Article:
>
    > if you ARE using 2.0...the only think I can think of is that you write your
    > own handler which ALWAYS uses TransmitFile....
    >
    > Karl
    >
    > --
    > http://www.openmymind.net/
    > http://www.fuelindustries.com/
    >
    >
    > "the friendly display name"
    > <> wrote in message
    > news:...
    > > Hi
    > >
    > > I tried to secure non .aspx files from unauthorized downloading with the
    > > common method: Assign the file extension of the to be secured files in IIS
    > > to
    > > aspnet_isapi.dll and map the extension in the web.config file to the
    > > System.Web.StaticFileHandler.
    > >
    > > It works, with the exception of one big problem:
    > >
    > > Bigger files can't be downloaded. If I try to download secured files that
    > > are below 30 mb, it works fine, but around 30 or more, i get an 404.
    > > It seems that System.Web.StaticFileHandler has a limit. How can I
    > > circumvent
    > > it?

    >
    >
    >
     
    =?Utf-8?B?dGhlIGZyaWVuZGx5IGRpc3BsYXkgbmFtZQ==?=, Oct 24, 2006
    #3
  4. Sorry almost lost this thread...

    It only uses TransmitFile if the file is larger than 400 megs. That's why
    I'm suggesting you write your own to ALWAYS use TransmitFile - frankly,
    that's how StaticFileHandler should be done..

    Karl

    --
    http://www.openmymind.net/
    http://www.fuelindustries.com/


    "the friendly display name"
    <> wrote in message
    news:...
    >I am using .net 2.0 (partially)
    >
    > If staticfilehandler in 2.0 automaticaly calls transmitfile.. why doesn't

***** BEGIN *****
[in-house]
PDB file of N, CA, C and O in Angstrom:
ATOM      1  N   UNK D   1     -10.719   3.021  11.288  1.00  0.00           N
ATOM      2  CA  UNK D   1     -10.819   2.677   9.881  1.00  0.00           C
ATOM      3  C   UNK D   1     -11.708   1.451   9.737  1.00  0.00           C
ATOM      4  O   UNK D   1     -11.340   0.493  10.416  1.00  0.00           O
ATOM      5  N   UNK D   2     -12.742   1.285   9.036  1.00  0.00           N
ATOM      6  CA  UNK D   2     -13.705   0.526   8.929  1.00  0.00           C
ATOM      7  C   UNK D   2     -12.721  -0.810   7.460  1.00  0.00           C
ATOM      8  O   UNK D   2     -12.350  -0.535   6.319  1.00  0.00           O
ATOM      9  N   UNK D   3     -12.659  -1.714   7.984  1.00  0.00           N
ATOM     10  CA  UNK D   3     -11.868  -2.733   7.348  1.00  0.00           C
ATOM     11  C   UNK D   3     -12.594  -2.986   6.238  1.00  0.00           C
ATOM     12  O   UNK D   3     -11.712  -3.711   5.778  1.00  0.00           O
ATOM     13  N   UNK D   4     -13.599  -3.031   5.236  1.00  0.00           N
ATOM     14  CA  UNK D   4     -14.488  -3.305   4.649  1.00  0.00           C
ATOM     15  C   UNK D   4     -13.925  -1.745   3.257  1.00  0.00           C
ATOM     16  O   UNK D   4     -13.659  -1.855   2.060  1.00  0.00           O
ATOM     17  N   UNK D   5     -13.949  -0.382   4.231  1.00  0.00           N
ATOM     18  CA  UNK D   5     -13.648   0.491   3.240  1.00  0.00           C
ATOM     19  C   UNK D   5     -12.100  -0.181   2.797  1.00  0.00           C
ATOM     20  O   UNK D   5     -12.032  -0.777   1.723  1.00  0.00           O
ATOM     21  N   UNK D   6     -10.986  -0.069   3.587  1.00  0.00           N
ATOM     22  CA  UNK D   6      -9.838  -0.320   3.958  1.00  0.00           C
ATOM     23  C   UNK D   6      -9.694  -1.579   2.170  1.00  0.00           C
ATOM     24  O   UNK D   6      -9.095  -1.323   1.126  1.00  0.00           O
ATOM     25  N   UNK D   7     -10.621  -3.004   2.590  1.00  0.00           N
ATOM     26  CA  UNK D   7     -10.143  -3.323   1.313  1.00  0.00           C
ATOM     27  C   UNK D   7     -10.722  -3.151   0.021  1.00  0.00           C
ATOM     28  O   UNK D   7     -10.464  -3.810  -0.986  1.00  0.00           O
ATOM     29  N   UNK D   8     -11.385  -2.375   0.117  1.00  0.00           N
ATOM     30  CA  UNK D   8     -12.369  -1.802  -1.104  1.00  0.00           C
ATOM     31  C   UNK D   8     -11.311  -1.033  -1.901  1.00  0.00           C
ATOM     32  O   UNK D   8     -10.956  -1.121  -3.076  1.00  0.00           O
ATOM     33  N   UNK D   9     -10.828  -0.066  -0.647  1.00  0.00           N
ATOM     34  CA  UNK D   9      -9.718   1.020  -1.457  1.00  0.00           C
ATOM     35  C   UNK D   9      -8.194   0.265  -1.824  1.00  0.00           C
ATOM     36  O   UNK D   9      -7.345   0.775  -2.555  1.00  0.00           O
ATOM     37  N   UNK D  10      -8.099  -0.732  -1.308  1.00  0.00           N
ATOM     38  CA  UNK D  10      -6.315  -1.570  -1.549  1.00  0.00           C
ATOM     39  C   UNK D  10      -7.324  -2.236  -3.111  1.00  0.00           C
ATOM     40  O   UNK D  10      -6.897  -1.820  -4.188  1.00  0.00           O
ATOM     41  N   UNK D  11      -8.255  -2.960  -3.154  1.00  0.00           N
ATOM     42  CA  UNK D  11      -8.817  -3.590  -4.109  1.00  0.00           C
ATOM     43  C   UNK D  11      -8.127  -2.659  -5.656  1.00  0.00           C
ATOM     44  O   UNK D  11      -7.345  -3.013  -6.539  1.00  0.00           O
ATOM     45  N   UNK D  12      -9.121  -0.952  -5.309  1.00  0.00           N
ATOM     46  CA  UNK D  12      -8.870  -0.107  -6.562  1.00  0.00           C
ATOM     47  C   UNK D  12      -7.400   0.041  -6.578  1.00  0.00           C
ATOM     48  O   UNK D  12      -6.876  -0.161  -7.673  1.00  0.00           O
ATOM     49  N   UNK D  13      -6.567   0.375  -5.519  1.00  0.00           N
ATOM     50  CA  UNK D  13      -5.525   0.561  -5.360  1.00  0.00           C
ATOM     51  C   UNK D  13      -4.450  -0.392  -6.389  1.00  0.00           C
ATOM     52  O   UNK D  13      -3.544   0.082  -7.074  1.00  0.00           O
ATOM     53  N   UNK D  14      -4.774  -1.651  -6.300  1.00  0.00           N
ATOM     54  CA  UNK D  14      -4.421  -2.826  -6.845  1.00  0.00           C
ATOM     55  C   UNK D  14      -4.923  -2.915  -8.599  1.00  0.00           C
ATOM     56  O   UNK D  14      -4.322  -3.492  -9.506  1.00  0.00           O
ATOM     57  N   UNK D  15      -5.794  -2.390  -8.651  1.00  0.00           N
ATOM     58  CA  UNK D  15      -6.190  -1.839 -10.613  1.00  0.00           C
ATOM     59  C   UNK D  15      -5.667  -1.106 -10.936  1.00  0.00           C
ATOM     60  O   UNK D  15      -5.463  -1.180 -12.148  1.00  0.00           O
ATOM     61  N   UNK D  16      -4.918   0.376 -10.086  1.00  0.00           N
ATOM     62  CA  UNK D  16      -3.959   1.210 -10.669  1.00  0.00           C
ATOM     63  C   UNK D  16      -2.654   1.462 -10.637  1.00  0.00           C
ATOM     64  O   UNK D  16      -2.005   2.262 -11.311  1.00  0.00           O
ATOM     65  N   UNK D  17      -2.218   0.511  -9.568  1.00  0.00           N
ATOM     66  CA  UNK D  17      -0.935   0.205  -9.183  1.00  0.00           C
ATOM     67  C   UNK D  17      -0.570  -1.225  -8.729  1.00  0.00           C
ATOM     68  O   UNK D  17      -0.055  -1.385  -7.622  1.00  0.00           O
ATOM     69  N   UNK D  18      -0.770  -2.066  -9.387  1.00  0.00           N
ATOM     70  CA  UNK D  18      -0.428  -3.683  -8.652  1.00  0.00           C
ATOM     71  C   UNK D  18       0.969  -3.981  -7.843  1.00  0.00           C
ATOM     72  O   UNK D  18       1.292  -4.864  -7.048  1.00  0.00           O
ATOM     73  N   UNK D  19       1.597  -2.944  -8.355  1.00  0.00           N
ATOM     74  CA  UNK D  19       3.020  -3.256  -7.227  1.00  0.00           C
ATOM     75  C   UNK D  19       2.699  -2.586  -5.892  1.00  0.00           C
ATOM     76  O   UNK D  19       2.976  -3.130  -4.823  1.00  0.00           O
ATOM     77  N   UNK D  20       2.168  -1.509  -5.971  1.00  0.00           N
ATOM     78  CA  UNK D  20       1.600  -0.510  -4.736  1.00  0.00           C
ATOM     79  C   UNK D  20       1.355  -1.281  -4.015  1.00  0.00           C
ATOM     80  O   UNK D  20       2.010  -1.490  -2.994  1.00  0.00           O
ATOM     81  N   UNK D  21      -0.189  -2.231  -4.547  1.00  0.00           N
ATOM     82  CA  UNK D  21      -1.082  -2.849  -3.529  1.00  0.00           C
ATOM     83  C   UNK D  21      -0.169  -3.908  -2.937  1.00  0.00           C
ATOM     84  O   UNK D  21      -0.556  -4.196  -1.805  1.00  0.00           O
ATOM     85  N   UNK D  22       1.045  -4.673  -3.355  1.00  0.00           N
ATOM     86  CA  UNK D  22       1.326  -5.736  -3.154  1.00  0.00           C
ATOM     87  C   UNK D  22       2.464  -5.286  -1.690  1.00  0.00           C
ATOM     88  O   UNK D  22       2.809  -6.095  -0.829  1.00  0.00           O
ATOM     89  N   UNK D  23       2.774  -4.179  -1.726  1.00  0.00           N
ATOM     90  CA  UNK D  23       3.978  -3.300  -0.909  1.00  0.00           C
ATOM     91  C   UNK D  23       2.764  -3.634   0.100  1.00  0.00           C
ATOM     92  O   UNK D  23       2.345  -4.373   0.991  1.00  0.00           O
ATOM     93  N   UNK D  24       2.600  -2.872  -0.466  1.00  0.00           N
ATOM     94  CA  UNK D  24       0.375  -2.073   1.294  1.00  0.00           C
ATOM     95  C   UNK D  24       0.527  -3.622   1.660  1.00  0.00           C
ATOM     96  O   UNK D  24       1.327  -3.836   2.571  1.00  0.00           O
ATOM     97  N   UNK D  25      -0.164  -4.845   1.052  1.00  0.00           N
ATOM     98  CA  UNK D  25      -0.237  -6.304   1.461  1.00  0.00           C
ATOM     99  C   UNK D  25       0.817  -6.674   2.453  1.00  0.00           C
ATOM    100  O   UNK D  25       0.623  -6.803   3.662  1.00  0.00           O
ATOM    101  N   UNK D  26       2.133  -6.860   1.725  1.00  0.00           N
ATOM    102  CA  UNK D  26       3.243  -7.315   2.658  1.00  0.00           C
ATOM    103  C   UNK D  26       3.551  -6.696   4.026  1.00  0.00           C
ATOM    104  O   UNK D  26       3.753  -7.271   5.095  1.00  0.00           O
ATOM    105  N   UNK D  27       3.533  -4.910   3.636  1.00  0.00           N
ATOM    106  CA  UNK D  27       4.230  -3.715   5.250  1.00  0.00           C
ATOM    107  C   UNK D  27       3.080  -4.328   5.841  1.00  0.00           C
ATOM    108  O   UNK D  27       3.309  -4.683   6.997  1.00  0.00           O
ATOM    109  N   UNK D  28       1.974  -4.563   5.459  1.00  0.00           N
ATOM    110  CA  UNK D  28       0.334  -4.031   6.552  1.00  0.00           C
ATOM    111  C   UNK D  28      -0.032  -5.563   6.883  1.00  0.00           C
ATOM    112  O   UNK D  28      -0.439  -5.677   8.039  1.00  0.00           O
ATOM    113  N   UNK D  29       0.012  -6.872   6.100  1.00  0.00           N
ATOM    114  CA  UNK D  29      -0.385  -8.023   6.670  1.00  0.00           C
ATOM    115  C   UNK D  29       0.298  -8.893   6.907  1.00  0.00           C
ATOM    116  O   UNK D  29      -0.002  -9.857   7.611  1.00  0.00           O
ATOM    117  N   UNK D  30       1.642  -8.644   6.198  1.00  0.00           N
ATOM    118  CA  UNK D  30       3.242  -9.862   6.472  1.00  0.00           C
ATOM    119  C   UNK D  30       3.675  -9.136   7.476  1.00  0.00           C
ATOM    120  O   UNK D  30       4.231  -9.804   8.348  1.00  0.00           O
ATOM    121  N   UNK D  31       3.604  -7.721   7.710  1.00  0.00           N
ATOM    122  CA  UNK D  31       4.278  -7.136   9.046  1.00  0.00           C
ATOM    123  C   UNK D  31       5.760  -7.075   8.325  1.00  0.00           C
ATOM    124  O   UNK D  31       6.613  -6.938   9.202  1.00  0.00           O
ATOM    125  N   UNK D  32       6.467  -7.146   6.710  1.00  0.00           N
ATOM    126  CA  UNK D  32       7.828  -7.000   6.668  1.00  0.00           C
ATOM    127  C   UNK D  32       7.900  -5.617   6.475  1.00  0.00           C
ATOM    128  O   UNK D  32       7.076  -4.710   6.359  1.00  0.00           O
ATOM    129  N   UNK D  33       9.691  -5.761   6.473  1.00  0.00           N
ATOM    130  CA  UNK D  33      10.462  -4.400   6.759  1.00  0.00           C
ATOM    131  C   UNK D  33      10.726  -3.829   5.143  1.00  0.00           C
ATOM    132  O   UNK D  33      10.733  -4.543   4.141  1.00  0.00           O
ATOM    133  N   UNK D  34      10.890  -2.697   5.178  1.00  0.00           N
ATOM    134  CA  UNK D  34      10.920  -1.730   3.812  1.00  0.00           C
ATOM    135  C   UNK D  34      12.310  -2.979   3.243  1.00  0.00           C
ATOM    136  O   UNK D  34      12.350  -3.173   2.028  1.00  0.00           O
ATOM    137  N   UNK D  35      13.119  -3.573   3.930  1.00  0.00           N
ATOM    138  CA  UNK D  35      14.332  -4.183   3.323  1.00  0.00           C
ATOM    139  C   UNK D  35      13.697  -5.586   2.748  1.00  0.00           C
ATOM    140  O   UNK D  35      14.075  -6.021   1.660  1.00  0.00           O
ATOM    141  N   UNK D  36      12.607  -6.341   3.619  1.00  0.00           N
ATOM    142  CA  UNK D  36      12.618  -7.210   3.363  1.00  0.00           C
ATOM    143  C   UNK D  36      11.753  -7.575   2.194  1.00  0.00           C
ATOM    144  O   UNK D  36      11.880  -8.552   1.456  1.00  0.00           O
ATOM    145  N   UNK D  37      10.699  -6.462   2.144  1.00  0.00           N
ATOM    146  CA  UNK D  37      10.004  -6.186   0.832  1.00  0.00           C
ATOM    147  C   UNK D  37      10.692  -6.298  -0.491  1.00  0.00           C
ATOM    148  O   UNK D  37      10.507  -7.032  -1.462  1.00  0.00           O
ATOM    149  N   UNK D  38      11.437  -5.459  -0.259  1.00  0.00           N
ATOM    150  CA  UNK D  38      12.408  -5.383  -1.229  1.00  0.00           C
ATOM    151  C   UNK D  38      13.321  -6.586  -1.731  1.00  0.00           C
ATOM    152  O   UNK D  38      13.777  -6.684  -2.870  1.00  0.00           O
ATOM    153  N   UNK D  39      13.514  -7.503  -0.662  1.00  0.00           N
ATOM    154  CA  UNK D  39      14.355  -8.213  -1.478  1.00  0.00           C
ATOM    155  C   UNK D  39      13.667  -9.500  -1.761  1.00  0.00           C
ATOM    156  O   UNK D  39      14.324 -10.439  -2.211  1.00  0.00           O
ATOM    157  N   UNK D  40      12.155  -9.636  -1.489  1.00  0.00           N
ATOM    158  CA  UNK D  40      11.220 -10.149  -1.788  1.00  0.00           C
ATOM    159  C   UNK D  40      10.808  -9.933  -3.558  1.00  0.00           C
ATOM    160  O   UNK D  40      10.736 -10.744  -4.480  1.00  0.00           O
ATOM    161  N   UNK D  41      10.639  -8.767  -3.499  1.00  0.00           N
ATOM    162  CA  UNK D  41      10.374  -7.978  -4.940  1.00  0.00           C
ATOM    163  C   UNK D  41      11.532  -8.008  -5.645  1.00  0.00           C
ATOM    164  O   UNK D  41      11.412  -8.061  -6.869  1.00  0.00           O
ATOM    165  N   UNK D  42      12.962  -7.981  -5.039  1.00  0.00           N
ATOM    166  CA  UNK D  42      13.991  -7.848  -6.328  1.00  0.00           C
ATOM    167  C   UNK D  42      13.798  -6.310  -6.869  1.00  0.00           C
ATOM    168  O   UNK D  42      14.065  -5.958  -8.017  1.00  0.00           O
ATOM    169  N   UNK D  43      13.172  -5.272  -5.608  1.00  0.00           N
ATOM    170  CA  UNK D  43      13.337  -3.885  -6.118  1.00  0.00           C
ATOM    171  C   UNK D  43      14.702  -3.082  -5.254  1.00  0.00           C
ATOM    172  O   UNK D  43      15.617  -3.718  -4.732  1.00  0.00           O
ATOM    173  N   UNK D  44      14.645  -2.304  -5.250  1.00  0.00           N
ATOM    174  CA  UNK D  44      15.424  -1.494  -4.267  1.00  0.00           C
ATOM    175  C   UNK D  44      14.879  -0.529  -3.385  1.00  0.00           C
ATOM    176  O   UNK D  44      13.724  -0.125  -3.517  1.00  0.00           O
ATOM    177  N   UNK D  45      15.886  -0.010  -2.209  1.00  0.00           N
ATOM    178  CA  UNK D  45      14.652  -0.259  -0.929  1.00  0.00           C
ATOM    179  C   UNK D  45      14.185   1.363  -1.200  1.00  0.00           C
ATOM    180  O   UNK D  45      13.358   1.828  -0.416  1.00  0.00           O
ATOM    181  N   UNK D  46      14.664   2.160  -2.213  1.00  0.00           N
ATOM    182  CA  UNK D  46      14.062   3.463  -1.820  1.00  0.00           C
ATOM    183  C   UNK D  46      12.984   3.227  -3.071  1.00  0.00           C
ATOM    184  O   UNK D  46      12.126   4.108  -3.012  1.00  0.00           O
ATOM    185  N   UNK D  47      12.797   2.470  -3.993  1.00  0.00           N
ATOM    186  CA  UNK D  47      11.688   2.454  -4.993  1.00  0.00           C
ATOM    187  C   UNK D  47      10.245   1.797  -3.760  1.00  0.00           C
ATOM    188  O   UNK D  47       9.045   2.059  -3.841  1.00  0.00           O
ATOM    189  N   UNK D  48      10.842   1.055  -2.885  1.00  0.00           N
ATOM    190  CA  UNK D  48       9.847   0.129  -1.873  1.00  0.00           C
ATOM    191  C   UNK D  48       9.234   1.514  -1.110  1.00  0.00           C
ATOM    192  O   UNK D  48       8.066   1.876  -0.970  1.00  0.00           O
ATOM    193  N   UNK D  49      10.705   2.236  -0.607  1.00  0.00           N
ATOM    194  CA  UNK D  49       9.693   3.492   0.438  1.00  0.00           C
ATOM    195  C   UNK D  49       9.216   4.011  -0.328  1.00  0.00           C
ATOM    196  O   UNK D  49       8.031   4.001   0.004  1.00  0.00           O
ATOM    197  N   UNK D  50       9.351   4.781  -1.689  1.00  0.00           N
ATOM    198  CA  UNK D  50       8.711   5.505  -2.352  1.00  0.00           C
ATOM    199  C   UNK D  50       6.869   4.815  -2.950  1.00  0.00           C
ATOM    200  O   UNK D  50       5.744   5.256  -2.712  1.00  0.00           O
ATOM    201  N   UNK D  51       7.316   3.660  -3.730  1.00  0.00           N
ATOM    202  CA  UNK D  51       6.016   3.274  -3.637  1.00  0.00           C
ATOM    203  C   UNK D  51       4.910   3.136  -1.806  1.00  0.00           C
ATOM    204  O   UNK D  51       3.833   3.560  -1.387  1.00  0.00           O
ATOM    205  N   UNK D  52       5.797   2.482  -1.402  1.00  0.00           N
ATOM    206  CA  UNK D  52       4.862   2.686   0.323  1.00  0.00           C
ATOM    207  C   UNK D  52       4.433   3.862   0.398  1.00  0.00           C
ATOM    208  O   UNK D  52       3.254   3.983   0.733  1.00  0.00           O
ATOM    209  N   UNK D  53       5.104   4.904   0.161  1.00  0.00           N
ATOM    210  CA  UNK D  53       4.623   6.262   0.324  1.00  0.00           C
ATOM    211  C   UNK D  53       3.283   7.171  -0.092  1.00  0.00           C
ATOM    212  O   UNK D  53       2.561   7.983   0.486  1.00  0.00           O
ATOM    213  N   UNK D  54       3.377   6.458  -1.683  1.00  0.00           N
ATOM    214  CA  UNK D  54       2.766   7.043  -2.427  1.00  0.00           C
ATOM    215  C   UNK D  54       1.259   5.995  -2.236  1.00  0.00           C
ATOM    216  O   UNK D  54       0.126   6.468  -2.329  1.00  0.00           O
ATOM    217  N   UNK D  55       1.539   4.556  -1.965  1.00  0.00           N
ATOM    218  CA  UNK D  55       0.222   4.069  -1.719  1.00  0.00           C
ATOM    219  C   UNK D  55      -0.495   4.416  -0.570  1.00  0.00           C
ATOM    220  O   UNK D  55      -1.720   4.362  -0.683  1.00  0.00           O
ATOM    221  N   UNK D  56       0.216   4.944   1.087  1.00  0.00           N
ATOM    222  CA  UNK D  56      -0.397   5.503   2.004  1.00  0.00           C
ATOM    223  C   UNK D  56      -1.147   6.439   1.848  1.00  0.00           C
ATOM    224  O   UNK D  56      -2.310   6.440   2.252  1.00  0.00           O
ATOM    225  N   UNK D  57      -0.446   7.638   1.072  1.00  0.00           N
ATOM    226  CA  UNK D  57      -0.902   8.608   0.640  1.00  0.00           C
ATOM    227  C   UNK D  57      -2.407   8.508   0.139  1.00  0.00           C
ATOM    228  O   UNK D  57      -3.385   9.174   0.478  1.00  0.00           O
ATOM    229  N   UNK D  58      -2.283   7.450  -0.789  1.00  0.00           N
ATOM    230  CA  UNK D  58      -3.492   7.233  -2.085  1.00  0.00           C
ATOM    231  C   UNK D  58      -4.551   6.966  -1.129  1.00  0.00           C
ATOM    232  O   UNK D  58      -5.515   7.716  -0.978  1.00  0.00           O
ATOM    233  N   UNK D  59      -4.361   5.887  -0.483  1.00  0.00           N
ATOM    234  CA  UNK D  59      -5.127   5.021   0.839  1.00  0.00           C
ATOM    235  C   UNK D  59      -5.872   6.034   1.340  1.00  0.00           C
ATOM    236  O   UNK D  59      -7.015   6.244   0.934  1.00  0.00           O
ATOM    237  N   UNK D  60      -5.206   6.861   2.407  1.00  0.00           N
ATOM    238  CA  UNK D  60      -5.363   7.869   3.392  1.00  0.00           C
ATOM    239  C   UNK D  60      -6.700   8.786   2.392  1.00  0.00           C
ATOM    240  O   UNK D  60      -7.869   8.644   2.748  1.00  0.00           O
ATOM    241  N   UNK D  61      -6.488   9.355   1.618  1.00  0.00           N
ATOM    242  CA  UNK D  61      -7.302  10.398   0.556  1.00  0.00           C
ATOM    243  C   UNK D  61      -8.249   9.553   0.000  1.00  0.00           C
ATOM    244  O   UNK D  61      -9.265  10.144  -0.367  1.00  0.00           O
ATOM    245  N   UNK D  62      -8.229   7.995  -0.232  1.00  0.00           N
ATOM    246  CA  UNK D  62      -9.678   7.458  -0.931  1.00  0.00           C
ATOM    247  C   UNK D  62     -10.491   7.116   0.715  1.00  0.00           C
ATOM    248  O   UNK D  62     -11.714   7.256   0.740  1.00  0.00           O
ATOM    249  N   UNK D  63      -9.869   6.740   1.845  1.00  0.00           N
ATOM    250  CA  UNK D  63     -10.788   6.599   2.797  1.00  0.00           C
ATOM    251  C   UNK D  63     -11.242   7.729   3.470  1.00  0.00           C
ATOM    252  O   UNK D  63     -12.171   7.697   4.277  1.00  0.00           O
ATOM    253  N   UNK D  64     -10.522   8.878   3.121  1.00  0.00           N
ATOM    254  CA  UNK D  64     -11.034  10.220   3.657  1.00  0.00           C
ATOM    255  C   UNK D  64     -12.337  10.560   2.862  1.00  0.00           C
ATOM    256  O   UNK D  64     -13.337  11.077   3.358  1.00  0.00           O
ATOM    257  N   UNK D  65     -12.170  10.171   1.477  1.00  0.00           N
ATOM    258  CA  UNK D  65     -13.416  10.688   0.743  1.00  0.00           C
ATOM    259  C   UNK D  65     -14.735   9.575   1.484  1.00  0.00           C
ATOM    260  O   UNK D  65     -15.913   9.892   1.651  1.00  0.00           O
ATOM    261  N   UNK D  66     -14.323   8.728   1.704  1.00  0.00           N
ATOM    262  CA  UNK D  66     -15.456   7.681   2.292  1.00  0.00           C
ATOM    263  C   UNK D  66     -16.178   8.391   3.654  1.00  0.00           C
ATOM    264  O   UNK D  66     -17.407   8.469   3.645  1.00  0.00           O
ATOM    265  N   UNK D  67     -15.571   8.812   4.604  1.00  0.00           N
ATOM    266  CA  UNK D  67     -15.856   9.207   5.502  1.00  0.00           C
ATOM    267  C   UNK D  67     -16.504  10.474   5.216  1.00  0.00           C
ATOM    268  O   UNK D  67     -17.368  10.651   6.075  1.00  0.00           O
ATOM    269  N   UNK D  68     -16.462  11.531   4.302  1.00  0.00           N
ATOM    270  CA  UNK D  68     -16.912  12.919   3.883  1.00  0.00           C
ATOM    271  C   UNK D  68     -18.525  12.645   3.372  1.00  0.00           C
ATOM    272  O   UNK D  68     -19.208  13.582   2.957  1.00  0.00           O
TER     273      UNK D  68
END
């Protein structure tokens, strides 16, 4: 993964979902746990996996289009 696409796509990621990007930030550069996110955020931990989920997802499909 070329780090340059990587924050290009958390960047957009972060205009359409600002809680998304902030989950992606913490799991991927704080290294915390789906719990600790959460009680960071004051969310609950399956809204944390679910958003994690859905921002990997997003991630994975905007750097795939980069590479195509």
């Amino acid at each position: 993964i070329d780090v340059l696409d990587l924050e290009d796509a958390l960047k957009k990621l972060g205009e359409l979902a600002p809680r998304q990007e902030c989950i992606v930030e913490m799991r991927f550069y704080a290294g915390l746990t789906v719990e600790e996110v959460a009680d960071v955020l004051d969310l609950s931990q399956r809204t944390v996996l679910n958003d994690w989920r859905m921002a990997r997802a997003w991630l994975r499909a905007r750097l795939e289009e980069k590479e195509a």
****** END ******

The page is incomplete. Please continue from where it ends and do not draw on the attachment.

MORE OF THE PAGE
> it
    > do it with my app? Is it bug? Any idea?
    >
    > btw. i am using .net 2.0 on the server, but I compiled the app on .net 1.1
    > (VS 2003). But, that shouldn't be a problem, because the jitting happens
    > on
    > 2.0 (server machine: windows 2003, iis6, net 2.0)
    >
    > Thanks for the answer
    >
    > "Karl Seguin [MVP]" wrote:
    >
    >> From a previous post by David Wang of Microsoft:
    >>
    >> "The problem with the proposed solution is that static files are now
    >> handled
    >> by ASP.Net StaticFileHandler instead of IIS StaticFileHandler.
    >>
    >> IIS StaticFileHandler is about as optimized as it gets - full support of
    >> HTTP.SYS kernel mode response caching, built in file response caching,
    >> and
    >> pure native code with no managed code interop.
    >>
    >> ASP.Net StaticFileHandler had problems with large file sizes, memory
    >> buffer/usage, kernel mode response caching, and introduces managed code
    >> interop. Its history is non-optimal."
    >>
    >> In 2.0, there's a new method to the Response object named TransmitFile.
    >> The
    >> StaticFileHandler automatically uses it for files larger than 400 megs.
    >>
    >> There's a hotfix for this method for 1.x that you can download at:
    >> http://support.microsoft.com/kb/823409/EN-US/
    >>
    >> if you ARE using 2.0...the only think I can think of is that you write
    >> your
    >> own handler which ALWAYS uses TransmitFile....
    >>
    >> Karl
    >>
    >> --
    >> http://www.openmymind.net/
    >> http://www.fuelindustries.com/
    >>
    >>
    >> "the friendly display name"
    >> <> wrote in message
    >> news:...
    >> > Hi
    >> >
    >> > I tried to secure non .aspx files from unauthorized downloading with
    >> > the
    >> > common method: Assign the file extension of the to be secured files in
    >> > IIS
    >> > to
    >> > aspnet_isapi.dll and map the extension in the web.config file to the
    >> > System.Web.StaticFileHandler.
    >> >
    >> > It works, with the exception of one big problem:
    >> >
    >> > Bigger files can't be downloaded. If I try to download secured files
    >> > that
    >> > are below 30 mb, it works fine, but around 30 or more, i get an 404.
    >> > It seems that System.Web.StaticFileHandler has a limit. How can I
    >> > circumvent
    >> > it?

    >>
    >>
    >>
     
    Karl Seguin [MVP], Oct 25, 2006
    #4